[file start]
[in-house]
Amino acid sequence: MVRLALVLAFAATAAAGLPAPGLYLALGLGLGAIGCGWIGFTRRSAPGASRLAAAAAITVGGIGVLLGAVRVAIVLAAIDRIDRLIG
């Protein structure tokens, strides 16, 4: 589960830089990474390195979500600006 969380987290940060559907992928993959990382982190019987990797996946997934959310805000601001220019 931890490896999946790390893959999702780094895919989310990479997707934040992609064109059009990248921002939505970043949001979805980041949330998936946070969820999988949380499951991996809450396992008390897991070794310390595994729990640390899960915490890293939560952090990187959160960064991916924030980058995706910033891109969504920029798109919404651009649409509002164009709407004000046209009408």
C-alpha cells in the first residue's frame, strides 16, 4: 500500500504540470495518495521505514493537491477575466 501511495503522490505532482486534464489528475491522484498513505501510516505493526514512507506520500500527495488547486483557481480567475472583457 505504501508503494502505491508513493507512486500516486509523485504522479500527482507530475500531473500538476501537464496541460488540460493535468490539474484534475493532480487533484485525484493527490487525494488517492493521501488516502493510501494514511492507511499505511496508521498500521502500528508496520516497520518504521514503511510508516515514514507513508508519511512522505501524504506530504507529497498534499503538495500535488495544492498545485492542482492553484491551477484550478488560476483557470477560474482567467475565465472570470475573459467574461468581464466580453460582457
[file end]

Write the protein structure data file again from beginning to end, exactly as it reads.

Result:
[in-house]
Amino acid sequence: MVRLALVLAFAATAAAGLPAPGLYLALGLGLGAIGCGWIGFTRRSAPGASRLAAAAAITVGGIGVLLGAVRVAIVLAAIDRIDRLIG
């Protein structure tokens, strides 16, 4: 589960830089990474390195979500600006 969380987290940060559907992928993959990382982190019987990797996946997934959310805000601001220019 931890490896999946790390893959999702780094895919989310990479997707934040992609064109059009990248921002939505970043949001979805980041949330998936946070969820999988949380499951991996809450396992008390897991070794310390595994729990640390899960915490890293939560952090990187959160960064991916924030980058995706910033891109969504920029798109919404651009649409509002164009709407004000046209009408």
C-alpha cells in the first residue's frame, strides 16, 4: 500500500504540470495518495521505514493537491477575466 501511495503522490505532482486534464489528475491522484498513505501510516505493526514512507506520500500527495488547486483557481480567475472583457 505504501508503494502505491508513493507512486500516486509523485504522479500527482507530475500531473500538476501537464496541460488540460493535468490539474484534475493532480487533484485525484493527490487525494488517492493521501488516502493510501494514511492507511499505511496508521498500521502500528508496520516497520518504521514503511510508516515514514507513508508519511512522505501524504506530504507529497498534499503538495500535488495544492498545485492542482492553484491551477484550478488560476483557470477560474482567467475565465472570470475573459467574461468581464466580453460582457